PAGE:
and certainly, when it comes to Apple, don’t say never. Apple does change its mind. Remember what Jobs said that nobody wanted to watch video on a small iPod or phone, and then just a few months later, Apple was doing it? Also, he said that OS X was their next OS for “15 years”. Well, it’s past 15 years now. We don’t know what they’re doing other than not sitting on their hands. He also said, right before he came back to Apple, when asked, in an interview, what he would do with Apple if he was running it again, and he responded - “I’d milk the Mac for all it was worth, and then I’d go on the the next big thing.” That’s not the exact words, I don’t think, but you get the gist.
    That's not a unified OS. That's some basic sharing of code. If you want to talk about Darwin, then, yeah, that OS is pretty unified between all the Apple devices under  the OS X umbrella.
    Yes it is. If your concept that even the watch should run a full sized Photoshop for it to be a unified OS, then I think that you should think it out some more. Even for the Mac, there are some apps that simply won’t run on a Macbook that will run on higher end machines.
    I made no mention of apps. I'm strictly speaking about the OS. There's no reason I should be able to download a massive "Apple OS" and have it install on everything Apple makes and have it include only the frameworks, drivers, and UIs for that particular device. That's insane! If they haven't done it for watchOS, tvOS, and iOS then there's absolutely no reason for you to think that they'd do it for macOS simply because it now offers AArch64 support in a fat binary.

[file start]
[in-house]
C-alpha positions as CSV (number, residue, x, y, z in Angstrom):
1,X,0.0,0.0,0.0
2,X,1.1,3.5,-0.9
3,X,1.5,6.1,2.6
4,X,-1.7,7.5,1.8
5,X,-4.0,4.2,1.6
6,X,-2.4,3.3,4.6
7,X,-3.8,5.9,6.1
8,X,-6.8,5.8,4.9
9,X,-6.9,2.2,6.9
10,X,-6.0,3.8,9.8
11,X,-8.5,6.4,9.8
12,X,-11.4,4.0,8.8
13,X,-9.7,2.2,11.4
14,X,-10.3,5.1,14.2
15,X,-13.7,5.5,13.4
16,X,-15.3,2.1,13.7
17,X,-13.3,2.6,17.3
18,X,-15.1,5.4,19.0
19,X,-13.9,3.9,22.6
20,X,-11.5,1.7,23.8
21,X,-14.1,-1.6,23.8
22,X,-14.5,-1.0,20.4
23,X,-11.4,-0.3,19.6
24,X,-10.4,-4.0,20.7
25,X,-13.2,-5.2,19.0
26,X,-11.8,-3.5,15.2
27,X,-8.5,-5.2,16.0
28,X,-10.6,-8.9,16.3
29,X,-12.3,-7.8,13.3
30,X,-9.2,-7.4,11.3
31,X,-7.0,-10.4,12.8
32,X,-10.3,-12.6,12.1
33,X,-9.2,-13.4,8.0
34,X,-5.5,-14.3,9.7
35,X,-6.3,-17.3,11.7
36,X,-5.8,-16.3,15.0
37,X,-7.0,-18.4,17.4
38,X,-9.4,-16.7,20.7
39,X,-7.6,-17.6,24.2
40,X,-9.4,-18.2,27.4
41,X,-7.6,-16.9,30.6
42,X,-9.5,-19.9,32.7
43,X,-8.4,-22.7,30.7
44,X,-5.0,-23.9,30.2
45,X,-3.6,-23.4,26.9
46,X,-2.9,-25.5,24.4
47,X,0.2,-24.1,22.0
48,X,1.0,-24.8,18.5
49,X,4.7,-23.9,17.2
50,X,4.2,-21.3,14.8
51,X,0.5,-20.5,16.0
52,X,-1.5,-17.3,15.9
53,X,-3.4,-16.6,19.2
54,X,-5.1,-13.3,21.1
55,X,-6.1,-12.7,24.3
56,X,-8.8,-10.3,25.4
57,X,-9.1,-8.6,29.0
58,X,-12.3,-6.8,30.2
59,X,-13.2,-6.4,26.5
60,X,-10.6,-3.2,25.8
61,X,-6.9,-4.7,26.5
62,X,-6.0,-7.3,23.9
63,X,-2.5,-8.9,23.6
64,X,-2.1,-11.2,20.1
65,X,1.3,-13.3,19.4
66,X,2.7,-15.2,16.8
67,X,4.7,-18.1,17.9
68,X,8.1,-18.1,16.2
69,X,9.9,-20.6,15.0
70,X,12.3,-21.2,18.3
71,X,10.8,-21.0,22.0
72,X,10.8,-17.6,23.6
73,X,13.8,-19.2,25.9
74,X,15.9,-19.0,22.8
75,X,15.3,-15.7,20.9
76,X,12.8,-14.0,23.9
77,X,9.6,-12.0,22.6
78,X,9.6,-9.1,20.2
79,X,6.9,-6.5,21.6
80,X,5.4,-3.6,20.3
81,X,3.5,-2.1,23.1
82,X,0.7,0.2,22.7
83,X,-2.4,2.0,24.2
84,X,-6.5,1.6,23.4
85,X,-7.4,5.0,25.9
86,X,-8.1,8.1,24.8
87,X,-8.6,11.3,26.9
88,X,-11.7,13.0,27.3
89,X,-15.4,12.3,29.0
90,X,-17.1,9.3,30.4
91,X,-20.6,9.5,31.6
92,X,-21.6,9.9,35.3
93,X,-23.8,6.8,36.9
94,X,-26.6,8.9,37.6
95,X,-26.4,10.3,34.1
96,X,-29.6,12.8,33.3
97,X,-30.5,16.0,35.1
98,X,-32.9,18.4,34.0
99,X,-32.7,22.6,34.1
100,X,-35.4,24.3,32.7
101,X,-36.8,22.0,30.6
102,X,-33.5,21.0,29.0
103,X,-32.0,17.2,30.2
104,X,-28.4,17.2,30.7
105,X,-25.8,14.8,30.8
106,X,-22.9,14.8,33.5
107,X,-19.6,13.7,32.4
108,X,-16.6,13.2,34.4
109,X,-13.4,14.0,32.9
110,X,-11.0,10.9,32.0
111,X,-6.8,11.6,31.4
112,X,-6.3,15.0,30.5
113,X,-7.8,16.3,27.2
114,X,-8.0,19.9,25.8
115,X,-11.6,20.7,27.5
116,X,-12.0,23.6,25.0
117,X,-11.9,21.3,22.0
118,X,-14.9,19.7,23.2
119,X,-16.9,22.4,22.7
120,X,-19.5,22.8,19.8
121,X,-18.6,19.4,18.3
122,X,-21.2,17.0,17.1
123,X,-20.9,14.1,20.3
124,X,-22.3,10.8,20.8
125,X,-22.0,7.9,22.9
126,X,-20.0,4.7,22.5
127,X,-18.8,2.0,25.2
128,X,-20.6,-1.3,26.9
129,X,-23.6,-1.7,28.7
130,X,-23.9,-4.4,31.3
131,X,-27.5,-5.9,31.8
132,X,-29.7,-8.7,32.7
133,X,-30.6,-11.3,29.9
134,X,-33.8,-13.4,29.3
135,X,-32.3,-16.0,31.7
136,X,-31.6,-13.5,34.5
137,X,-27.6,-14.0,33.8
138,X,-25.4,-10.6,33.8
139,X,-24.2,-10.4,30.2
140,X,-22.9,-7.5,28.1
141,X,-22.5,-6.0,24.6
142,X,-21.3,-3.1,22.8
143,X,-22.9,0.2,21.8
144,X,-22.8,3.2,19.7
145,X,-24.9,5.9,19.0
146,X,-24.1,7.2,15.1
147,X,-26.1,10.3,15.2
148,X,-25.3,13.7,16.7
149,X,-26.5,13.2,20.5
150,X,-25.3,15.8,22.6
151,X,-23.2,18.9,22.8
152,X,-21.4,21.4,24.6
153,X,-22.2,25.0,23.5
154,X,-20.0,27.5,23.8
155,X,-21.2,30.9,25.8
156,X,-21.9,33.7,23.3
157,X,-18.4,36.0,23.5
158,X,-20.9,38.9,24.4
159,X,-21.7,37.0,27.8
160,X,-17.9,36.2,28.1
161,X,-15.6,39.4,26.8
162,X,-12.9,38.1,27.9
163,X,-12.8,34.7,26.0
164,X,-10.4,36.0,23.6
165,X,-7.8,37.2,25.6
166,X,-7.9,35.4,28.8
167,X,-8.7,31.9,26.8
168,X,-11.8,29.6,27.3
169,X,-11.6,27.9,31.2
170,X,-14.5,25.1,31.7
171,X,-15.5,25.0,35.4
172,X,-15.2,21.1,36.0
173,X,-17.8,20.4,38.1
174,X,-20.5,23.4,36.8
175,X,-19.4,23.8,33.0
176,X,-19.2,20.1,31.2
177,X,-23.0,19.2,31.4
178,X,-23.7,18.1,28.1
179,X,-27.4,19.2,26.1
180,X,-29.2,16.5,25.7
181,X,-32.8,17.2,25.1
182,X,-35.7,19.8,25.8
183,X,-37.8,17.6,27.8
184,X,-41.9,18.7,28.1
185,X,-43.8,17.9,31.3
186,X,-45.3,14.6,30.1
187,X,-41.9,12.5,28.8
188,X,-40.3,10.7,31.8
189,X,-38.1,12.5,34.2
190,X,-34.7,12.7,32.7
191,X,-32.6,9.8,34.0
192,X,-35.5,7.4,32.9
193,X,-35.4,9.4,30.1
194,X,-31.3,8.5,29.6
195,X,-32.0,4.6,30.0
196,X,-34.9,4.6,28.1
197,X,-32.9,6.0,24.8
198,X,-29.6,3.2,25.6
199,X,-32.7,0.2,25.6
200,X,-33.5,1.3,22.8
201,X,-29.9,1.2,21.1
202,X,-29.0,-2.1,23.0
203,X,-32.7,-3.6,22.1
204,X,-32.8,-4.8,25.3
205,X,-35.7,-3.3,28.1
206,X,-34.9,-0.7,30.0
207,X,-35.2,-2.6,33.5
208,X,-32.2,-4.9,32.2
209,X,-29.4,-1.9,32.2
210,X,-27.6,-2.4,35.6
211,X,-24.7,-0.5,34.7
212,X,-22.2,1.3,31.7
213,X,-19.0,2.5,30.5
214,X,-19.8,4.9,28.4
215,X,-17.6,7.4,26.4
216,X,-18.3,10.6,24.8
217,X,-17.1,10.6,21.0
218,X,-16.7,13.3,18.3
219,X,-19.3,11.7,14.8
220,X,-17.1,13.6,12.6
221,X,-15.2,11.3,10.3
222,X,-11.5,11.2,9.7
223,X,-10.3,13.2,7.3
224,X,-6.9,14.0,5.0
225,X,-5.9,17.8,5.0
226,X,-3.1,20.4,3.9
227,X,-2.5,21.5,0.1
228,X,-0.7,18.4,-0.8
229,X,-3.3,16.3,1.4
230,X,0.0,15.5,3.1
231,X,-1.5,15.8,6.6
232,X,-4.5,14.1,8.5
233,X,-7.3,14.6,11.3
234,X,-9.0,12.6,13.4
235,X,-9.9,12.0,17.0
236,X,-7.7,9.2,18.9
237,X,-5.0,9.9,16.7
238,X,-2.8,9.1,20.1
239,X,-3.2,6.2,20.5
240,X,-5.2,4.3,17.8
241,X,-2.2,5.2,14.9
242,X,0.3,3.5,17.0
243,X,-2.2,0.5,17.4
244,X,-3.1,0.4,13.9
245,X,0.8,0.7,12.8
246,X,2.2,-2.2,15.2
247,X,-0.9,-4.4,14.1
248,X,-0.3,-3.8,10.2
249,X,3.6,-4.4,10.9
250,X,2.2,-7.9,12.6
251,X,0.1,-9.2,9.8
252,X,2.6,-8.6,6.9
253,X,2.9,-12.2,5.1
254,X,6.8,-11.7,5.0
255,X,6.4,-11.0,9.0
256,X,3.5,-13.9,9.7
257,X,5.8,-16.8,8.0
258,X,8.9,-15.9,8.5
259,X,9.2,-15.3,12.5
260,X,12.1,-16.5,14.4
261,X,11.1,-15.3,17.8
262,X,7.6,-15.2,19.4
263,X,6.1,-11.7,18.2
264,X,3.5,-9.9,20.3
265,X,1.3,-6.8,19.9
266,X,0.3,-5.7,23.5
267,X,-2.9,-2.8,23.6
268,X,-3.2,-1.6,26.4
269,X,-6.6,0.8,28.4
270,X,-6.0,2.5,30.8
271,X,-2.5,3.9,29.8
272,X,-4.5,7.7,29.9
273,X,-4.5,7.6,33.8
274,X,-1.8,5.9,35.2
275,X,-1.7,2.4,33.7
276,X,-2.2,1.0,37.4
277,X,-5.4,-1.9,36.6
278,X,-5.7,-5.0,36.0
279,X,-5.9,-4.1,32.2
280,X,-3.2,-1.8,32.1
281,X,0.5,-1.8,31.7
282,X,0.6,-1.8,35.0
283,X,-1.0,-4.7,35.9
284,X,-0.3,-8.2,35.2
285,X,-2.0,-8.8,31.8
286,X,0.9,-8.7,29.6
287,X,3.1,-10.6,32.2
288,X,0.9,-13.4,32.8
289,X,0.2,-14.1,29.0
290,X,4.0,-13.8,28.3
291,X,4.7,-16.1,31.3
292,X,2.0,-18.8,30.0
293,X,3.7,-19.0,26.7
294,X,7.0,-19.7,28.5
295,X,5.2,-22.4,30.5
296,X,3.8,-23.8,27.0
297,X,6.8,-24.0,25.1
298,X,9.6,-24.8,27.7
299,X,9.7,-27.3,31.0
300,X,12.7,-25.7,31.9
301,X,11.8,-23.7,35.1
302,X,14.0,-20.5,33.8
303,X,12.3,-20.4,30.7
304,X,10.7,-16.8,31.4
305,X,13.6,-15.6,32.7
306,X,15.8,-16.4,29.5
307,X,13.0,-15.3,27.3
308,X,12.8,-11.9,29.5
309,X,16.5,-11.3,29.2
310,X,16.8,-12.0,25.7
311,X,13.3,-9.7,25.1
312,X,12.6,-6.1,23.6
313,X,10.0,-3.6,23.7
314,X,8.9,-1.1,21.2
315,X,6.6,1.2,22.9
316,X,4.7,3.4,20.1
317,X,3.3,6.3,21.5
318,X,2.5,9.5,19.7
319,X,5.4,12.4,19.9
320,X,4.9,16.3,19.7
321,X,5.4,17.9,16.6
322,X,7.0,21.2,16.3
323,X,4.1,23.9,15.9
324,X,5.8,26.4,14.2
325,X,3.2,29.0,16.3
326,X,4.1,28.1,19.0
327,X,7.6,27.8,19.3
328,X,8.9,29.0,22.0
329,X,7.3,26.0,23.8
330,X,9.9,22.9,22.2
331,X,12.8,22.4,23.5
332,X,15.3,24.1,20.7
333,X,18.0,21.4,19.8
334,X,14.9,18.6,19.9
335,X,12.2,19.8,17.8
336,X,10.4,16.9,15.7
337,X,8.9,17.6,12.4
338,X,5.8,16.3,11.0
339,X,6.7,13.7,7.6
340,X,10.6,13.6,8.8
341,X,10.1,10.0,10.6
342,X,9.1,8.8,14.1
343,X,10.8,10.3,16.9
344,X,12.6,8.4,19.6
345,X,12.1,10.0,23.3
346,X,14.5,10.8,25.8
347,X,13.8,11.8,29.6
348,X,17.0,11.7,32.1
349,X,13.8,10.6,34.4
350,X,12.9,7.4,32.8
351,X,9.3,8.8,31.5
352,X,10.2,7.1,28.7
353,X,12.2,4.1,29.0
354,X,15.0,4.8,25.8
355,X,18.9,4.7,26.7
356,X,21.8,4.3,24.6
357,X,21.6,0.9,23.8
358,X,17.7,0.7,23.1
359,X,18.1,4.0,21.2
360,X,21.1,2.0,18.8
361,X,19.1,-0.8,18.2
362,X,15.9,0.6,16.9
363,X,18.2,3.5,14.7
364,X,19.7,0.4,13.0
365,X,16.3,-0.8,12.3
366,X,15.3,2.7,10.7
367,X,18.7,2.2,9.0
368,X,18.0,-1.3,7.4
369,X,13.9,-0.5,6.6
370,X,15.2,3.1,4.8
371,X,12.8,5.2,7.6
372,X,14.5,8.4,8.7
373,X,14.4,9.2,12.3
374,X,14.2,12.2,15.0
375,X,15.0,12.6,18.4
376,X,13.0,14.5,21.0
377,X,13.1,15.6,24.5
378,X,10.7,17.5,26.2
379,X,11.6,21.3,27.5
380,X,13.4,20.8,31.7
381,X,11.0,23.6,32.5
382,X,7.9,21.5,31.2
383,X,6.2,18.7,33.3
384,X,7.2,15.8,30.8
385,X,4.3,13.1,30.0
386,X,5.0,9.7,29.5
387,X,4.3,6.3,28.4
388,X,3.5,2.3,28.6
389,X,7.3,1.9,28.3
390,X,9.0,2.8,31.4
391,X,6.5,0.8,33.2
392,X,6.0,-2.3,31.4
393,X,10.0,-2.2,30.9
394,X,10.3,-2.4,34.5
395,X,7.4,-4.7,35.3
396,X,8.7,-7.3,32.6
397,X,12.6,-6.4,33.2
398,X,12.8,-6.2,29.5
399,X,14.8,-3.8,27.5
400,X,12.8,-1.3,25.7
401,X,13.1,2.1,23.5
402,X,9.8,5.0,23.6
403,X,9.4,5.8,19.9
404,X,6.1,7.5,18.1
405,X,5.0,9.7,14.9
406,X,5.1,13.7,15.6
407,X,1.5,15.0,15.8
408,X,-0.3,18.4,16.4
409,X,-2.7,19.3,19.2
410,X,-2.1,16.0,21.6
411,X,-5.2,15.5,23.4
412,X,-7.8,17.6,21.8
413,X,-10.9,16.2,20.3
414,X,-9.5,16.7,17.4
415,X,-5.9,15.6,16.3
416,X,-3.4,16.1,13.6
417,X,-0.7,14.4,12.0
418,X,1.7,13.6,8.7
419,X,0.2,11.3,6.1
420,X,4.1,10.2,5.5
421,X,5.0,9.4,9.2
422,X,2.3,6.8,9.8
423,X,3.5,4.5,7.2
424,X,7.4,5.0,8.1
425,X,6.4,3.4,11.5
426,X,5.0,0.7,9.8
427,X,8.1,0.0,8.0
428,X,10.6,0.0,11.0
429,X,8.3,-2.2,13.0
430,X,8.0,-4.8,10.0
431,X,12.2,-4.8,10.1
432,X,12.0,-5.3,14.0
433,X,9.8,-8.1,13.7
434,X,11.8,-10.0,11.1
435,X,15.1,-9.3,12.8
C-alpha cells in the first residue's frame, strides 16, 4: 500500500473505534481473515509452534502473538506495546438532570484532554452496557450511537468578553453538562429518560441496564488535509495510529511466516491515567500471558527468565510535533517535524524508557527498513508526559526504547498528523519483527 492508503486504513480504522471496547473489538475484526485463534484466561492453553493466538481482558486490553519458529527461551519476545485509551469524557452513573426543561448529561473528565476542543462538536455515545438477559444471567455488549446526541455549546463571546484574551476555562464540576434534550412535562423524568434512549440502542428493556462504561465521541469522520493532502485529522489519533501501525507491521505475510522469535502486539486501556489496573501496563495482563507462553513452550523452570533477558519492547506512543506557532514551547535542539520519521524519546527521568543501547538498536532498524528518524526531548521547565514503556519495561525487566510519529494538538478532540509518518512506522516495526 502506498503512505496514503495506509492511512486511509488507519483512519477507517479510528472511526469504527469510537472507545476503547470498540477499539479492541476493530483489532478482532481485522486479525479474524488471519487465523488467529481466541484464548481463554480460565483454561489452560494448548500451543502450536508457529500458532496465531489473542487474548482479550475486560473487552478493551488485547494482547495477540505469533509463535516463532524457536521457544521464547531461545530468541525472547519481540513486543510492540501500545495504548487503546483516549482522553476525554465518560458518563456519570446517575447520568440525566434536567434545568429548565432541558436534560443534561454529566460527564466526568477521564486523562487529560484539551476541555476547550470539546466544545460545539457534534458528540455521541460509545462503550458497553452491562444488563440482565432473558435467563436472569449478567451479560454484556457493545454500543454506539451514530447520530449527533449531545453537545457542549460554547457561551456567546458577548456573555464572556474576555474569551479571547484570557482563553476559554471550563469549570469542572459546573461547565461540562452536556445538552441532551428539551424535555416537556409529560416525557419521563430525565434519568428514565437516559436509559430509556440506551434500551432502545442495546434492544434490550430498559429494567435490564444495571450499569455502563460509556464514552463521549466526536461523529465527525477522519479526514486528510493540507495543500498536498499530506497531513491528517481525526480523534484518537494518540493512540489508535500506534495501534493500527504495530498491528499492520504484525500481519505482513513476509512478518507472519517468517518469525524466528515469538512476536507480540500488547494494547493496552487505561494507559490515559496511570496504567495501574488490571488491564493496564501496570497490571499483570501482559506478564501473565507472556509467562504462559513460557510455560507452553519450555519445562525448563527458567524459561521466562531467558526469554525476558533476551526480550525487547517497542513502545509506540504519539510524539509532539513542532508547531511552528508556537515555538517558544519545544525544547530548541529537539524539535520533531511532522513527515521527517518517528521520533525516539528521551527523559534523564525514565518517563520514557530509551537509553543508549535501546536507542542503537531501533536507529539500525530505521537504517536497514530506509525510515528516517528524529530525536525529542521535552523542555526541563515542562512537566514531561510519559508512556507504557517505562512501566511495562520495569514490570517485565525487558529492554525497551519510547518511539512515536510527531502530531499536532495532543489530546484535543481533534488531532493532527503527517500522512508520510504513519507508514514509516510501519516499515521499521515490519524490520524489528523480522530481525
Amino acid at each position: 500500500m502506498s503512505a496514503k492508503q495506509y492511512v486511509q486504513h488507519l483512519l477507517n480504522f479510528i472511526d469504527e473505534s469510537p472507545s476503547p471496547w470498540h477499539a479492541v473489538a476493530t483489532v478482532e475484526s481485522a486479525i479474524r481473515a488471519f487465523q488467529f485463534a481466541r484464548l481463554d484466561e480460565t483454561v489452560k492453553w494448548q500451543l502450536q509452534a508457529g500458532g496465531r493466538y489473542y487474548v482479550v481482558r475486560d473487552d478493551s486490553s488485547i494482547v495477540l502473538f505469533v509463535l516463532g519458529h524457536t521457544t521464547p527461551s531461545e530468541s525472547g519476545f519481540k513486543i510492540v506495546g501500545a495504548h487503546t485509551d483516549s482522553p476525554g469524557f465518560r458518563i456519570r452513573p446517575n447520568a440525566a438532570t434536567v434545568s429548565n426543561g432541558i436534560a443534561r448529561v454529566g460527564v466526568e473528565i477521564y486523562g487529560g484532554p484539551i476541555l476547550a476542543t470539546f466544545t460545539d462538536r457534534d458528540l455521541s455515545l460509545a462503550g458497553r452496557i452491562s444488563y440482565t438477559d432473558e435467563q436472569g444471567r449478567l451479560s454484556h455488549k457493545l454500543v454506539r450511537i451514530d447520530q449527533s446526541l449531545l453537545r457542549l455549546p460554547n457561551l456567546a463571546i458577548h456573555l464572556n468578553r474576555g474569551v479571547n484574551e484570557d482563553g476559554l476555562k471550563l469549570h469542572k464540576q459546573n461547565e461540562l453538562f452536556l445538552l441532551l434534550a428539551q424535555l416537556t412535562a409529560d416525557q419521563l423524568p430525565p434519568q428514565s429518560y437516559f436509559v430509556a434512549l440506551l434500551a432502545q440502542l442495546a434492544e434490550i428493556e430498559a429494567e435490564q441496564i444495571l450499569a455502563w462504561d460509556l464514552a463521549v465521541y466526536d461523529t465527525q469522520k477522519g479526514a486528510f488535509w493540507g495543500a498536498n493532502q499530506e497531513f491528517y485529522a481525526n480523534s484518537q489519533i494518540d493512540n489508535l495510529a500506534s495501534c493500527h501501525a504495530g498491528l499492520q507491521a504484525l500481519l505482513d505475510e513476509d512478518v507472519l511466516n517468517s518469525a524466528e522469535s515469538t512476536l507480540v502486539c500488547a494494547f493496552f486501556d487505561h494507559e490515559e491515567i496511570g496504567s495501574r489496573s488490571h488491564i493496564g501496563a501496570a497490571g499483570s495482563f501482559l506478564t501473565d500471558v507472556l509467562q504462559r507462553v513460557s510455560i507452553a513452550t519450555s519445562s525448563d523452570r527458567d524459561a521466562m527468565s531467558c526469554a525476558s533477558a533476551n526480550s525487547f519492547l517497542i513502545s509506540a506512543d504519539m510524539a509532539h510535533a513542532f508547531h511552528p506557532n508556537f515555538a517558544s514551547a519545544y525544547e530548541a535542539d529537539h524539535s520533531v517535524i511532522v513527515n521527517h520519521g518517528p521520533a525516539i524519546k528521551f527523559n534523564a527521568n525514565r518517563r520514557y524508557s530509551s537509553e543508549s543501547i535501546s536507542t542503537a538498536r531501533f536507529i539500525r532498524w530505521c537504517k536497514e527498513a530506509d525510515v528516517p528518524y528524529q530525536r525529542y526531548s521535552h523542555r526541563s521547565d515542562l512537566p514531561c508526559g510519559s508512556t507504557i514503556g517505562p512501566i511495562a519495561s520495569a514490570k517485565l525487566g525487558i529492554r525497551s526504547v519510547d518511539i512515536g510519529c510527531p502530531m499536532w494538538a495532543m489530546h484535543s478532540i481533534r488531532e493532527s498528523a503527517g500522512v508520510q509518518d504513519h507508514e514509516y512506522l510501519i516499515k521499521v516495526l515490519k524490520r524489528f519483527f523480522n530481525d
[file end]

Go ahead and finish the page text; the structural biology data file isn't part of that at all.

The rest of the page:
I don't think you are reading @melgross' comments correctly.  As I understand it, he means that:

    1. Apple will package its diverse OSes (UIs,frameworks, etc.) into a single Package
    2. Instead having a mostly duplicate custom UIs,frameworks, etc. for each OS
    3. the UIs,frameworks, etc. are customizable to the devices and UOS version

    At development time the developer will select:

    1. the UOS version level he wants to support
    2. the devices he wants to support
    3. the app. features he wants to support
    4. the UIs,frameworks, etc. customize themselves (adding or removing code/capabilities) based on the UOS Version and Devices

    After testing, the Xcode IDE will build a single UDP (Universal Distribution Package) based upon the developer selections.  This will be uploaded to the Single App Store.

    At user download time, the UDP will customize what is downloaded based on the device and UOS version.


    This is a win-win:  The customer gets fast, efficient, potentially lower-cost and more sophisticated apps, smaller-size, more-reliable apps (and updates) -- the developer gets all the advantages of working/collaborating with a single code base.

    Finally, all this is already being done to some extent, e.g.:

    • Universal iOS Apps for iPhone and iPad
    • Applications with multiple targets for iOS and macOS
    • Apps with multiple schemas, e.g. watch and iPhone
    • Storyboards for multiple device UIs